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Ex-Countrymark CEO denied early prison release

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Former Countrymark CEO David Swanson lost his appeal on Wednesday to be released from prison early.

The 69-year-old former financial executive is serving a 12-year sentence on wire fraud, money laundering and tax-evasion charges.

A federal appeals court in October heard his appeal that claimed his lawyers were derelict in not seeking a mistrial after the government presented its case.

Swanson argued during a March 2011 hearing in Indianapolis that the government failed to disclose evidence favorable to him and that he was denied his Sixth Amendment right to effective counsel.

But, in a May ruling, Judge Sarah Evans Barker picked apart Swanson’s arguments, including a claim that his attorneys—James Voyles and Jennifer Lukemeyer—were derelict in not seeking a mistrial after the government presented its case.

The federal appeals court in Chicago, however, agreed to hear his appeal of Barker’s ruling, which it affirmed.

Swanson’s lawyers argued that he should have served no more than eight years and one month had his previous counsel effectively defended him.

“Swanson advances an implausible interpretation: his trial counsel waived his objection to the [sentencing] enhancement,” the federal judges wrote in denying his appeal. “The record simply doesn’t support this interpretation.”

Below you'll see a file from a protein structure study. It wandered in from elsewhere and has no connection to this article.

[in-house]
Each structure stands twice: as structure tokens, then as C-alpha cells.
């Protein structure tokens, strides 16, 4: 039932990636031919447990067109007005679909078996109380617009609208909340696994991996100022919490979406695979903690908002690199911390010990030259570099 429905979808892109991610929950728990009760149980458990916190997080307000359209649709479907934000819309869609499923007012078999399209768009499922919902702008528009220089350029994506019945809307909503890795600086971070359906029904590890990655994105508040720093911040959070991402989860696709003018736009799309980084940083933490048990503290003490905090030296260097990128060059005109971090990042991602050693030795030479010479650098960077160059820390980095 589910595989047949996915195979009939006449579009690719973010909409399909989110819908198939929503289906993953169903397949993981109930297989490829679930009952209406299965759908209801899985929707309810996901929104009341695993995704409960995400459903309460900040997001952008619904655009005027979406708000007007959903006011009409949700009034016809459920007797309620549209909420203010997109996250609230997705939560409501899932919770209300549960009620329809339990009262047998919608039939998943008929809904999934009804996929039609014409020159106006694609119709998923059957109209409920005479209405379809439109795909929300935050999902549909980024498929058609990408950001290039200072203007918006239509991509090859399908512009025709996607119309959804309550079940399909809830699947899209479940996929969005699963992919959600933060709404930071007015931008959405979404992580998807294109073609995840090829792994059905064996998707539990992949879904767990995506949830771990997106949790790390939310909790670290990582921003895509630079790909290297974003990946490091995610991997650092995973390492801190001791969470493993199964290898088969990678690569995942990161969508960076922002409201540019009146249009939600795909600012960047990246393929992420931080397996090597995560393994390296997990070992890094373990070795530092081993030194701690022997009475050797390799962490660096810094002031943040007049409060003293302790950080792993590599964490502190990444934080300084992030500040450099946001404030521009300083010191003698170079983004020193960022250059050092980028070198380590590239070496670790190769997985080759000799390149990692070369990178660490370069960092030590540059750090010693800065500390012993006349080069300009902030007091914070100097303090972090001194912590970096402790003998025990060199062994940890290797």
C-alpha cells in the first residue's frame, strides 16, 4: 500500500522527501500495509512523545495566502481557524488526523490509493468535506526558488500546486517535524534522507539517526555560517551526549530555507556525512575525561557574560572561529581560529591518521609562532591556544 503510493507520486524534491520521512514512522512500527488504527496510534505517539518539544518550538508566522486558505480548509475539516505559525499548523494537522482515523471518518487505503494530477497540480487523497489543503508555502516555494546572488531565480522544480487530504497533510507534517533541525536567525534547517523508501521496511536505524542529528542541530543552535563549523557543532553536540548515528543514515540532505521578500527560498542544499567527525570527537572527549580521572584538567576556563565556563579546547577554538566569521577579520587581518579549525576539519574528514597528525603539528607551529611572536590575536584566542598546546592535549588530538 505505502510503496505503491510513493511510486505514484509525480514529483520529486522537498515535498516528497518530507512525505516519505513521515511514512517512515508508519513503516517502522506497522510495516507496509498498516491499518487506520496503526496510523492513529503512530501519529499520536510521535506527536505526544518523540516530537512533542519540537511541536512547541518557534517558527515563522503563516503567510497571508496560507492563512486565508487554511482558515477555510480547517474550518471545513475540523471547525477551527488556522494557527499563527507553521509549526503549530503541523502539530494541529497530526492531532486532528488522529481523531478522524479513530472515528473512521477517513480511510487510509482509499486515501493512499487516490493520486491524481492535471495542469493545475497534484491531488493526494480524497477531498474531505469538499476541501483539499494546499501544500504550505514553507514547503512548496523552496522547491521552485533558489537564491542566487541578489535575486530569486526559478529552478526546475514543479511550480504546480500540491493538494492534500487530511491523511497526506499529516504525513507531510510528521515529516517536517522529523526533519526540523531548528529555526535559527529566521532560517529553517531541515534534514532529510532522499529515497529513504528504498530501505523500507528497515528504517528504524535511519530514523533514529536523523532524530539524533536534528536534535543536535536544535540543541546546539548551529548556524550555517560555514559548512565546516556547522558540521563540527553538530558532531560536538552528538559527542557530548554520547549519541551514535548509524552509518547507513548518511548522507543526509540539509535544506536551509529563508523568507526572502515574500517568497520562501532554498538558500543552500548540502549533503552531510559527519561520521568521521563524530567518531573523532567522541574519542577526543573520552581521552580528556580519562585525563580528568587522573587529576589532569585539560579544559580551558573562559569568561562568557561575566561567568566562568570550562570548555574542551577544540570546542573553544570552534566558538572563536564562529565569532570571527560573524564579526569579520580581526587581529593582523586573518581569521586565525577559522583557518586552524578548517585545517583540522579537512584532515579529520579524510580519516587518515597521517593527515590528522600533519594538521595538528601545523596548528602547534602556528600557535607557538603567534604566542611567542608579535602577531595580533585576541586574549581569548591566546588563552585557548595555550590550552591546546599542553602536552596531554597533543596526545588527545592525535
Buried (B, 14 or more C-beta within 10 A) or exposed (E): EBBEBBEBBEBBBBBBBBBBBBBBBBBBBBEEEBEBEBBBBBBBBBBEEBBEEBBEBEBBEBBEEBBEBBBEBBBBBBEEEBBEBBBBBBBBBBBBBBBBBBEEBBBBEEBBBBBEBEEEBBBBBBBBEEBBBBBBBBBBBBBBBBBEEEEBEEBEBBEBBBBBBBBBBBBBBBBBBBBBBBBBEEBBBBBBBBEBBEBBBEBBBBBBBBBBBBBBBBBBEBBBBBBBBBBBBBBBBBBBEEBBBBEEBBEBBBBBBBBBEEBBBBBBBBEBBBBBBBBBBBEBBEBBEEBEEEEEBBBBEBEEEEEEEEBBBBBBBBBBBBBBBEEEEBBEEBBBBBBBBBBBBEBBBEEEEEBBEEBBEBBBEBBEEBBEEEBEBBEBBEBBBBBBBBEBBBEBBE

A jury found Swanson guilty in October 2002 of stealing $2.7 million from Countrymark, an Indianapolis-based agricultural cooperative, in the late 1990s.

He failed to appear for sentencing in March 2003 and was apprehended in Seattle about three weeks later.

 

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  • Another waste of time
    Serve your time like a man, Mr. Swanson. Quit crying because not even your expensive lawyers can pull enough magic tricks to get you out of this one. You enjoyed the money, now enjoy all of your new friends on the inside.

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  1. PJ - Mall operators like Simon, and most developers/ land owners, establish individual legal entities for each property to avoid having a problem location sink the ship, or simply structure the note to exclude anything but the property acting as collateral. Usually both. The big banks that lend are big boys that know the risks and aren't mad at Simon for forking over the deed and walking away.

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